Conjoining of Paragons
Chapter 23: Oversights and Overreaches
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Harry Potter and the Conjoining of Paragons
Chapter 23: Oversights and Overreaches
February 19, 1943
The Room of Requirement
Riddle had decided to begin holding their weekly lessons in Ancient Runes in the Room of Requirement. It was a decision Harry had expected since the night she had revealed the room to him, so it came as no surprise. Harry was more interested in what Riddle would craft the room into, but the answer proved disappointedly mundane. A small central fire ringed by sofas and armchairs made from aged leather, ghostly green lanterns flickering on the wall, and even the black expanse beyond a porthole on the room’s far wall. Riddle had turned the room into an exact replica of the Slytherin common room.
Harry wasn’t sure what he had expected. It made a measure of sense. She had grown up in a muggle orphanage. The two of them were similar in that way. Harry might have grown up with family, but he had still been isolated and, in hindsight, he thought he would have preferred an orphanage. The important thing was that neither of them had known a home until the age of eleven when they both had found Hogwarts. He could empathize with Riddle if that was the true reason for her choice of setting, it just seemed entirely too mundane for someone such as her.
Their lesson proceeded much like all the others. From the way Riddle sat and spoke, one would have never known she had tamed a pit of vipers the week before. Things in Slytherin had been calmer ever since. Harry had expected the common room to be insufferably tense, but there was none of that. It was like every single member of Slytherin House had seen what Riddle was capable of and given up. That or they were just completely willing to submit to the whims of anyone who declared themselves a Parselmouth.
All but Harry, though that last point was one to remember. If he somehow did drive Riddle from the castle, that would leave him able to pull a similar stunt. What exactly he would do with a house under his thumb, he was unsure, but there was doubtlessly a use for such things. It would be nice to be unbothered by a quarter of the school, if nothing else.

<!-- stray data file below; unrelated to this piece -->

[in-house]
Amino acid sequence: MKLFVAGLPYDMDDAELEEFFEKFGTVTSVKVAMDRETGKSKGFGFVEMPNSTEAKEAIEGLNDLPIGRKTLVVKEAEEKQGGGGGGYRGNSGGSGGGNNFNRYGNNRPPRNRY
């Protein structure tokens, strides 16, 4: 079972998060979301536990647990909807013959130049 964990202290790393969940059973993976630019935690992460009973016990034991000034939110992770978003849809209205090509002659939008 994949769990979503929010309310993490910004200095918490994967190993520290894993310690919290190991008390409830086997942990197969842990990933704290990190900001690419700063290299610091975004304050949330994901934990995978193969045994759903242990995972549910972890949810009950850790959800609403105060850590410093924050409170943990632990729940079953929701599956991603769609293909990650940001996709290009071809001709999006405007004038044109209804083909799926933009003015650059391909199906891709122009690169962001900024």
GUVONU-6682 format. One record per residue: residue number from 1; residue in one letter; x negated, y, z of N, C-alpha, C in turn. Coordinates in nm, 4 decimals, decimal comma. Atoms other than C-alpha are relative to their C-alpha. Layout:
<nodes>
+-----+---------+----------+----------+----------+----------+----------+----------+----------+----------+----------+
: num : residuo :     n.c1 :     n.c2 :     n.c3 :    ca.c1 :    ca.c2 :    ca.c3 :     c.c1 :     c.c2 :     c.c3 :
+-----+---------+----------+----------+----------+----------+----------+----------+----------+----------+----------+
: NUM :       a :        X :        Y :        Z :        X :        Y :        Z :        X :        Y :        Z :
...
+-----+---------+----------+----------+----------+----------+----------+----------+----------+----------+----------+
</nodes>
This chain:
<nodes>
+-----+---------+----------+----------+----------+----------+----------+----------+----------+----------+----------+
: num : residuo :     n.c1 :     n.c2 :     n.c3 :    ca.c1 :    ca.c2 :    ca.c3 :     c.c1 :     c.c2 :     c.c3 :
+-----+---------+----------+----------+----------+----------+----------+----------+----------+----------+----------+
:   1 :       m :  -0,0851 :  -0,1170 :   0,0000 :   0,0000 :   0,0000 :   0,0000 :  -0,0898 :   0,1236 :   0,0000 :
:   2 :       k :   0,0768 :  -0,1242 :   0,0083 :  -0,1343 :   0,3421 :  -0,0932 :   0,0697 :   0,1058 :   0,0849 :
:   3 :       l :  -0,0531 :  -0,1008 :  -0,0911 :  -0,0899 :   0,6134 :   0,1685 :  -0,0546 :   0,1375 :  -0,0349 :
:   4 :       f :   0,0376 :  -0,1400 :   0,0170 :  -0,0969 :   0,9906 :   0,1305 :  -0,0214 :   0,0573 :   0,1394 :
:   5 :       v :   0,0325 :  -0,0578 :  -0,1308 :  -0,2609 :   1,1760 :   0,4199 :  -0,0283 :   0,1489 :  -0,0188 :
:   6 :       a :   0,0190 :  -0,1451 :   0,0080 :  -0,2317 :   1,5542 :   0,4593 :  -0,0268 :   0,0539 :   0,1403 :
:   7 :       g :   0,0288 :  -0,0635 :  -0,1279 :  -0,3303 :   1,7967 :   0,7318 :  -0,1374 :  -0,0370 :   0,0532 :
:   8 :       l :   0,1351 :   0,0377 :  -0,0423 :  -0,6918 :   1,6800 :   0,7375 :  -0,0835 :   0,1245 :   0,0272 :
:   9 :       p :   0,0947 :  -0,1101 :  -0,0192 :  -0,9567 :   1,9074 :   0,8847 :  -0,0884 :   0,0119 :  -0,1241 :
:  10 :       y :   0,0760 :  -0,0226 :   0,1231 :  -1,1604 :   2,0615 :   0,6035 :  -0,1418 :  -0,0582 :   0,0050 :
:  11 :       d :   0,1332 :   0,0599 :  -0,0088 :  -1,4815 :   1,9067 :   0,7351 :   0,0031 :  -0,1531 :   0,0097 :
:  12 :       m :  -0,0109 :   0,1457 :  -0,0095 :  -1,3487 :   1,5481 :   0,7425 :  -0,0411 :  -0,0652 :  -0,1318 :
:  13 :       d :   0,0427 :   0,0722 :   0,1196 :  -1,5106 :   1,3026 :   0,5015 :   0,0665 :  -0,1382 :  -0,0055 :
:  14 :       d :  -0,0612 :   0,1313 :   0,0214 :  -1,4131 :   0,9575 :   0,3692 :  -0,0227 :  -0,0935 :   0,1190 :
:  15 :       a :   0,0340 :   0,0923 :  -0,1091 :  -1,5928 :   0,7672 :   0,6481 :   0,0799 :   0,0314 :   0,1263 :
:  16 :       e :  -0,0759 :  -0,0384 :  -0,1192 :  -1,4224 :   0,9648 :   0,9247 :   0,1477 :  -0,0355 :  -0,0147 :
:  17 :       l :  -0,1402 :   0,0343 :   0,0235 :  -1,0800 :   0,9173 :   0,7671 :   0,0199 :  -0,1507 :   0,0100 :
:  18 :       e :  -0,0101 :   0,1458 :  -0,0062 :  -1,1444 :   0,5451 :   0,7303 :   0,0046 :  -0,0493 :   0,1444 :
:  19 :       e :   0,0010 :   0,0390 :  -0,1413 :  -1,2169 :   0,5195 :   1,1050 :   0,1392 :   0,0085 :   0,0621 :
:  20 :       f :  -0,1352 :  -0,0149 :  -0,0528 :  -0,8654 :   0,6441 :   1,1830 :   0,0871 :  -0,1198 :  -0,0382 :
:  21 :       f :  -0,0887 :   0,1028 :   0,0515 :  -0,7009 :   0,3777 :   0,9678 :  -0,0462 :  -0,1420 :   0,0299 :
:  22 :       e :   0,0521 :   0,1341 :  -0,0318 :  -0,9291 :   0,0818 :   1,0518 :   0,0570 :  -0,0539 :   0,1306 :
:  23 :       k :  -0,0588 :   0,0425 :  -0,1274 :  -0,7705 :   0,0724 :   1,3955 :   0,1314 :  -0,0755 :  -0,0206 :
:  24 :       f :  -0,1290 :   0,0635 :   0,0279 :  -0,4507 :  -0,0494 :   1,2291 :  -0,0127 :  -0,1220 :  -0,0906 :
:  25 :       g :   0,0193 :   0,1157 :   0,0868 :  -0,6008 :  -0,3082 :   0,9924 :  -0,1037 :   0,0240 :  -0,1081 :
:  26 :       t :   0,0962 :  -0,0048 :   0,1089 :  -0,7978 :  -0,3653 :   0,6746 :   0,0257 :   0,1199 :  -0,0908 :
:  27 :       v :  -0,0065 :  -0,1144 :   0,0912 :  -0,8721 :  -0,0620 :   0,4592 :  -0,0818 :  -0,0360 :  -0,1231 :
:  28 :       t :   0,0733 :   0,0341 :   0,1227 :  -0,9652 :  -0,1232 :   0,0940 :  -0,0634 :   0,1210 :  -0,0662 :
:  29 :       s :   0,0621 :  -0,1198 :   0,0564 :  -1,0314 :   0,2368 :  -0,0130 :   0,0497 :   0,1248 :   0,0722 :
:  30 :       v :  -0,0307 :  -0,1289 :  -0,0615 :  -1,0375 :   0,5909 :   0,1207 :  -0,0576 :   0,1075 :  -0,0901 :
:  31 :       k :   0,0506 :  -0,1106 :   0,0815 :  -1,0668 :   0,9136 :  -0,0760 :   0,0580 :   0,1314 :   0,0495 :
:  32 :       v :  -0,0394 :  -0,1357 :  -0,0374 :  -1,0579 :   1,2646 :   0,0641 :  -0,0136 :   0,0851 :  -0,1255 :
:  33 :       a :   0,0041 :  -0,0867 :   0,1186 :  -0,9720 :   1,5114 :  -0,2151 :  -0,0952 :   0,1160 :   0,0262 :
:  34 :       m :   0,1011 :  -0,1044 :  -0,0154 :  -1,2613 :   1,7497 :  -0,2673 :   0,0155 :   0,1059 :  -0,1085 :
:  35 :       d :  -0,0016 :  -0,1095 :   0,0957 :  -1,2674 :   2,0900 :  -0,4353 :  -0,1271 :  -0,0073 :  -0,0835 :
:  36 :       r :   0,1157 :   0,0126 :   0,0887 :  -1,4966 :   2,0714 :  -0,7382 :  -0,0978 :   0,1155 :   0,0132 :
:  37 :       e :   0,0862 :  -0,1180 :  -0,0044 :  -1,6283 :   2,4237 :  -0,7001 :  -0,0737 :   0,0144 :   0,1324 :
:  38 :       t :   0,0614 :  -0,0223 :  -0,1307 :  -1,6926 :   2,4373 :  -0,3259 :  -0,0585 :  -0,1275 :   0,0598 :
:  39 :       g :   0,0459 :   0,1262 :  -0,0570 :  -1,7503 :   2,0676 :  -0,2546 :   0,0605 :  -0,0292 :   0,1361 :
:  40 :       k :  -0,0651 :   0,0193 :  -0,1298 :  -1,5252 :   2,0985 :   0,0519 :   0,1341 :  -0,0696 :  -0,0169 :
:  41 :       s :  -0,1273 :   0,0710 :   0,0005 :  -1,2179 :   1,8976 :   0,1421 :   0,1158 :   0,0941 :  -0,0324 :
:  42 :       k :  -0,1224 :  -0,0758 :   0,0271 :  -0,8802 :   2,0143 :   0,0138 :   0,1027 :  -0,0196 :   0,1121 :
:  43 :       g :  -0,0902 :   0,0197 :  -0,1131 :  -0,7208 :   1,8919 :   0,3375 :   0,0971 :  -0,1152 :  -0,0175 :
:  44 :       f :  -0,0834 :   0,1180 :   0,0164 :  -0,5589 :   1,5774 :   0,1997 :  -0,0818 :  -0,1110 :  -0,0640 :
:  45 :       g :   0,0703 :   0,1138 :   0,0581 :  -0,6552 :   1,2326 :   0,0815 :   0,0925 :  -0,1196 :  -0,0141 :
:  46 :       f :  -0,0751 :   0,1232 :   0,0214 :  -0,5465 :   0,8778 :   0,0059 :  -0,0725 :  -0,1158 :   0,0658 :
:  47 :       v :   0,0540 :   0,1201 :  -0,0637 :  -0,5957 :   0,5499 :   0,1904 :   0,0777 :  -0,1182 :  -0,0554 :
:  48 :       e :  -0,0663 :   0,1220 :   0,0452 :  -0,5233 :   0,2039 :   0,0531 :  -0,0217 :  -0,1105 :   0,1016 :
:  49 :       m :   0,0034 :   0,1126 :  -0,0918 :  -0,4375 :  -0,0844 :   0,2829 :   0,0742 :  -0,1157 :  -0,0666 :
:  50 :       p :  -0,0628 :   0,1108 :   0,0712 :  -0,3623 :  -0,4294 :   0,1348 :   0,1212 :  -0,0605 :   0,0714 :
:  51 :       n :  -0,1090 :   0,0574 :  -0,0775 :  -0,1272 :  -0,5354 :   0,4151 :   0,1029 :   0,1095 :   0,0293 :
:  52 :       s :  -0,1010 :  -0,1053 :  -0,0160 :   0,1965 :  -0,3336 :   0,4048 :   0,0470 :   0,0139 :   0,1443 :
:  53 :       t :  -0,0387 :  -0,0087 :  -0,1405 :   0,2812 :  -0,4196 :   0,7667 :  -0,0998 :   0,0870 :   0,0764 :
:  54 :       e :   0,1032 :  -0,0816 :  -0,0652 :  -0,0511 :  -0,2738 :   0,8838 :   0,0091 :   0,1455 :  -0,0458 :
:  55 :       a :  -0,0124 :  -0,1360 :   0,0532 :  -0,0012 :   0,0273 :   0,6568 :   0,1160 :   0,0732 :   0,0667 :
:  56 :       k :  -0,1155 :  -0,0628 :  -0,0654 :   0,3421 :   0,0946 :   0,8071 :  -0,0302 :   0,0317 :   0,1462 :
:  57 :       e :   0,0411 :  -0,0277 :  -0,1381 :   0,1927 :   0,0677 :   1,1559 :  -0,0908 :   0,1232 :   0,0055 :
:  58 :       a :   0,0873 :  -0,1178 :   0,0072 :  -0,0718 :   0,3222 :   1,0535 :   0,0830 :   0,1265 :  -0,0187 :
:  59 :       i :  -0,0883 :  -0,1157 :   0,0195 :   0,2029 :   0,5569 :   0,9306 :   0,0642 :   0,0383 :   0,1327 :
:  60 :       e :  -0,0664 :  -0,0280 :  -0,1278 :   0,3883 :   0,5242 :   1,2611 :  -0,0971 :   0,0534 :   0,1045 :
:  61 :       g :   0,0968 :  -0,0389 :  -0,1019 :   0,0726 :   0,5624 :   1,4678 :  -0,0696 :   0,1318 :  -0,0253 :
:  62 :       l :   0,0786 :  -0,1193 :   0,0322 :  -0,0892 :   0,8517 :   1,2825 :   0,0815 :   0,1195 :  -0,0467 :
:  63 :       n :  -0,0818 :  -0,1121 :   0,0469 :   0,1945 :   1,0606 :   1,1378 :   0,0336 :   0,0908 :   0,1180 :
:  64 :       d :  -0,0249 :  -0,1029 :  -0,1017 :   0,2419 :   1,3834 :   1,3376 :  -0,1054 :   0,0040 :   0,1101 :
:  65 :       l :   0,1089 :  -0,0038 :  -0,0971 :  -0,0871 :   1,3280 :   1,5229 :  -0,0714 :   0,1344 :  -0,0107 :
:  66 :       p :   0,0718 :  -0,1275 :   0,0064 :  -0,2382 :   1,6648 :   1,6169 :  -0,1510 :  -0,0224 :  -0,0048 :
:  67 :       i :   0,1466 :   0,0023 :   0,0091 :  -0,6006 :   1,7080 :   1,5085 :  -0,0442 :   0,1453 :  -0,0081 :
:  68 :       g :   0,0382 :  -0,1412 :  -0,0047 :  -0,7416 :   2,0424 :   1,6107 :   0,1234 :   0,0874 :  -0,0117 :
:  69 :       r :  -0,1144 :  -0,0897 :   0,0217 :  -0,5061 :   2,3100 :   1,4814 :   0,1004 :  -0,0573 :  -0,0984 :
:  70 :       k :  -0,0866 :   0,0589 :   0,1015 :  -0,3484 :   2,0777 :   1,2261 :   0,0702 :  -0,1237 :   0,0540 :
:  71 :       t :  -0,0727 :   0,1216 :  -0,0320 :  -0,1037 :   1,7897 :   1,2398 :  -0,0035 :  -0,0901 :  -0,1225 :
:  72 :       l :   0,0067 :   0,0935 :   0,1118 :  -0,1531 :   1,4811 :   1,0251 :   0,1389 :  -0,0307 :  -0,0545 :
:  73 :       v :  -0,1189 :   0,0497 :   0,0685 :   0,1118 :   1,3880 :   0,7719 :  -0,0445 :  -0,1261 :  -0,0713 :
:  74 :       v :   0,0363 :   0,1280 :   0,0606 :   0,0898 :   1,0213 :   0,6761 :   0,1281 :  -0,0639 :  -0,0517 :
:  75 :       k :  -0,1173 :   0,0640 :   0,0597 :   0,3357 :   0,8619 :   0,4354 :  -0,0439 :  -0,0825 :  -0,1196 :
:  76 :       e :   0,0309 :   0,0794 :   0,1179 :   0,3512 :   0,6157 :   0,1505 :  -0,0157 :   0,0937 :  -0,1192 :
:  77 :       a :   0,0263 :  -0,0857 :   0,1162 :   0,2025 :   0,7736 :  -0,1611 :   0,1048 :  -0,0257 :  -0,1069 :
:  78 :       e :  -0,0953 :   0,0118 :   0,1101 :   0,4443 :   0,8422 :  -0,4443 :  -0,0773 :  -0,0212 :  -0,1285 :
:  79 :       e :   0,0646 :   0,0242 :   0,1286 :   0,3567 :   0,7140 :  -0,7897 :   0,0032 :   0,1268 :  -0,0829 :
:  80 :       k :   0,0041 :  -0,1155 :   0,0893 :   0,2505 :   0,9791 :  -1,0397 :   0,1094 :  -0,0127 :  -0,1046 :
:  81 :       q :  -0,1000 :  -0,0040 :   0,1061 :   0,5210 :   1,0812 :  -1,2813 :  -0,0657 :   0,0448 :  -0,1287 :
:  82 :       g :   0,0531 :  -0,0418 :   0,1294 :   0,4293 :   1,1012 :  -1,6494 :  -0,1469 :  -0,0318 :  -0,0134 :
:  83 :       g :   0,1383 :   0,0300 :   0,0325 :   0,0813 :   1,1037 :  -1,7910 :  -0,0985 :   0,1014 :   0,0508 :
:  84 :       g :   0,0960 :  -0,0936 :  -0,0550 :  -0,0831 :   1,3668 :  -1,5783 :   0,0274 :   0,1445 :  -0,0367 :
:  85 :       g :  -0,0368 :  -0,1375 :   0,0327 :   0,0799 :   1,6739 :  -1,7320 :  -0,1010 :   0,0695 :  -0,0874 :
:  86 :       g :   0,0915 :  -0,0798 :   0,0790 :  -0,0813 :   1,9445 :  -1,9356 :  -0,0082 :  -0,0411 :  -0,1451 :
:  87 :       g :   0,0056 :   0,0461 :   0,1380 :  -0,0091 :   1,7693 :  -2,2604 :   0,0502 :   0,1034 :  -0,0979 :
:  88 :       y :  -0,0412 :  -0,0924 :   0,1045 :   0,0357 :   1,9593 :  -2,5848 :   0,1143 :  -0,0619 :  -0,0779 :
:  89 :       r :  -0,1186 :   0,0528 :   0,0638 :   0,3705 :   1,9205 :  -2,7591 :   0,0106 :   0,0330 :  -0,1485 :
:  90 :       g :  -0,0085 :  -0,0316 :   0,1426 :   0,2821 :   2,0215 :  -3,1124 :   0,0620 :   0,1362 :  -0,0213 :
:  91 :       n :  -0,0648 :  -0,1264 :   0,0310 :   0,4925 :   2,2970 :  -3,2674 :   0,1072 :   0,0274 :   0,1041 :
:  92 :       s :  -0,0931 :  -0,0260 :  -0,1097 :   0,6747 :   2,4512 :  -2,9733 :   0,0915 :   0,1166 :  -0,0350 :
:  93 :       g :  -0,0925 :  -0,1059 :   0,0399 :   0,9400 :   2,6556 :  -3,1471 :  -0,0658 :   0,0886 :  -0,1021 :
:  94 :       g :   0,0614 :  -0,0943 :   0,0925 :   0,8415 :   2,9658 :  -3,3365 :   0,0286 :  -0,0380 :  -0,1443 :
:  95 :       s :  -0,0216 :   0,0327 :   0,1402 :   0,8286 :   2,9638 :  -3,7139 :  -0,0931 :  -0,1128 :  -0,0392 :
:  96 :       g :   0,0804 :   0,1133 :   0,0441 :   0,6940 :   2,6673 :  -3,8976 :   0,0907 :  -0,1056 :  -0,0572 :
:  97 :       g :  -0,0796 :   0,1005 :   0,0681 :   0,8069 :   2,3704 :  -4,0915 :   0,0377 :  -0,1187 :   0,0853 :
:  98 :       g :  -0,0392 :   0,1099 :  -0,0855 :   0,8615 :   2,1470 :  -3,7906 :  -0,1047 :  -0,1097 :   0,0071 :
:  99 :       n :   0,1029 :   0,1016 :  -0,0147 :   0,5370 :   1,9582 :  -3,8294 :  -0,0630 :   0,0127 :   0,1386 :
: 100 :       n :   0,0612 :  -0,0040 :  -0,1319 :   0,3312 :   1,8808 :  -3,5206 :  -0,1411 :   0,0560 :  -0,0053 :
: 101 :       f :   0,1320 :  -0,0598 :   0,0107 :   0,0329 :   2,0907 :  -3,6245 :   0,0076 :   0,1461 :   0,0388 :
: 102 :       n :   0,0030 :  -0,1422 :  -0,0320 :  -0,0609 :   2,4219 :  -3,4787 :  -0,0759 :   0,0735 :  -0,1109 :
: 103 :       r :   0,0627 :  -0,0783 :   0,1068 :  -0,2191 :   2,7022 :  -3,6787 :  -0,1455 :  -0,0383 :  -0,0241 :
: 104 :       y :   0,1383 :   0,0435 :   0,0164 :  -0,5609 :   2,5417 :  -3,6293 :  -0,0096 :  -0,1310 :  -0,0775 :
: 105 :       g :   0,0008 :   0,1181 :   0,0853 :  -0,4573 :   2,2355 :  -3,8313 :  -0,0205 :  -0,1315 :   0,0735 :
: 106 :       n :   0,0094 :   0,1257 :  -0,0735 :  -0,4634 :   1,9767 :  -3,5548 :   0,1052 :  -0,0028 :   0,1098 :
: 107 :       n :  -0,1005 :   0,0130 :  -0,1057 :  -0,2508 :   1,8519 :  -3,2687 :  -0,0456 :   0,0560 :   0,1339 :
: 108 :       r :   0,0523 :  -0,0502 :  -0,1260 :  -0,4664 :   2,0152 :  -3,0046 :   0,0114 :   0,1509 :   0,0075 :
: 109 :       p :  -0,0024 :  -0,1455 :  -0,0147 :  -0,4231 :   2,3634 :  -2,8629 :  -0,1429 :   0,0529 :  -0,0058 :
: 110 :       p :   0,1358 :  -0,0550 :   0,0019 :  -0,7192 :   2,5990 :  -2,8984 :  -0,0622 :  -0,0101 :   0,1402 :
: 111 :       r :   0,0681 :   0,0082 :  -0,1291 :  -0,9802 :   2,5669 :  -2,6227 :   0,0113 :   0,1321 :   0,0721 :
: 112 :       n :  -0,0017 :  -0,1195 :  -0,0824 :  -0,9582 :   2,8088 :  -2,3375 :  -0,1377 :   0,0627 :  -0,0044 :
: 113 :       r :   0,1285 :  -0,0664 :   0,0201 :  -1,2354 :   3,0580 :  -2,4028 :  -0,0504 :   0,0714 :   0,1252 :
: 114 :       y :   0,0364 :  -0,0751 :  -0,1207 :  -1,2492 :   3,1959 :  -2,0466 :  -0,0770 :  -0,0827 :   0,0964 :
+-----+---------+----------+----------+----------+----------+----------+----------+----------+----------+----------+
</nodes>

Damn Cerastes and his cold-minded logic. Harry valued the snake and his wisdom, but there were times when he truly wished the basilisk would have the grace to be wrong. It was especially annoying when they differed on things Harry so desperately wished could be disputed, but then Cerastes disproved his idea with a swift precision strike.
It took meaningful restraint not to scowl right there, sitting feet away from Riddle. Getting her out of the castle sounded insurmountable, but it was so much easier than what Cerastes had proposed was necessary. Merlin, why could the snake not just be wrong?
Days earlier, in the Chamber of Secrets…
“The usurper is impressive,” Cerastes admitted when Harry had finished telling his tale.
“Too impressive,” Harry hissed back. “I don’t know how I’m supposed to fight against something like that.”
Harry was left in silence for a moment. Months ago, the impulse to turn towards his companion would have been strong but that impulse had dulled as the months went on. Looking at the basilisk would be rather unwise and would be quite the mistake seeing as Cerastes took great care to stay away from Harry’s line of sight at all times.
“Can you beat her?” Cerastes asked after a pause.
“In what?” Harry asked.
Cerastes hissed in a low way that Harry thought indicated displeasure. It had taken some time, but finally, he was beginning to grow somewhat confident in his ability to interpret wordless hisses and what they meant. It really was a shame Parseltongue did not simply translate the intent behind such exclamations. It would make dealing with an expressive yet contemplative basilisk much easier. Though, he supposed, if the language had been devised in the first place, whoever was responsible was unlikely to have ever considered a situation such as this.
“In combat,” Cerastes answered.
“No,” Harry admitted, “not yet. She is older and more practiced than I am. I hope to become better than her someday.”
“You will,” the snake promised. “Any trueborn heir to my master will surpass those of lesser blood.”